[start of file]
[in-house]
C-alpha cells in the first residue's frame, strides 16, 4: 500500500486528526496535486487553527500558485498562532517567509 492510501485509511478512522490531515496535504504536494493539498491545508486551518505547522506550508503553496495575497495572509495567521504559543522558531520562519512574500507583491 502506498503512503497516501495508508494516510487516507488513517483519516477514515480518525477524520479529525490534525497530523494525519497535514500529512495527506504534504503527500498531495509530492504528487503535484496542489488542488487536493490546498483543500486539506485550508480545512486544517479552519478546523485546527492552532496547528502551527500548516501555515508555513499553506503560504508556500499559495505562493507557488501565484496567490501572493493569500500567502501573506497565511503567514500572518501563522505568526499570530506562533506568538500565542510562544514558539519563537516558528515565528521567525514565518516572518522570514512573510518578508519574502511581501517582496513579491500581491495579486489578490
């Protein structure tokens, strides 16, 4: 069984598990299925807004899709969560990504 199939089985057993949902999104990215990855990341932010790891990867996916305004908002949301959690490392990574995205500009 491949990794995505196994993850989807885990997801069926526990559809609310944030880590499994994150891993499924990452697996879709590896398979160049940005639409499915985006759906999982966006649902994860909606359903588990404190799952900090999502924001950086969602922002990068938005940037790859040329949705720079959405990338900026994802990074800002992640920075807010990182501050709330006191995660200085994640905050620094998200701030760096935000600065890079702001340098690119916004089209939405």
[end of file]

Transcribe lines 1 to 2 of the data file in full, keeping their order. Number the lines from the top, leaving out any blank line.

[in-house]
C-alpha cells in the first residue's frame, strides 16, 4: 500500500486528526496535486487553527500558485498562532517567509 492510501485509511478512522490531515496535504504536494493539498491545508486551518505547522506550508503553496495575497495572509495567521504559543522558531520562519512574500507583491 502506498503512503497516501495508508494516510487516507488513517483519516477514515480518525477524520479529525490534525497530523494525519497535514500529512495527506504534504503527500498531495509530492504528487503535484496542489488542488487536493490546498483543500486539506485550508480545512486544517479552519478546523485546527492552532496547528502551527500548516501555515508555513499553506503560504508556500499559495505562493507557488501565484496567490501572493493569500500567502501573506497565511503567514500572518501563522505568526499570530506562533506568538500565542510562544514558539519563537516558528515565528521567525514565518516572518522570514512573510518578508519574502511581501517582496513579491500581491495579486489578490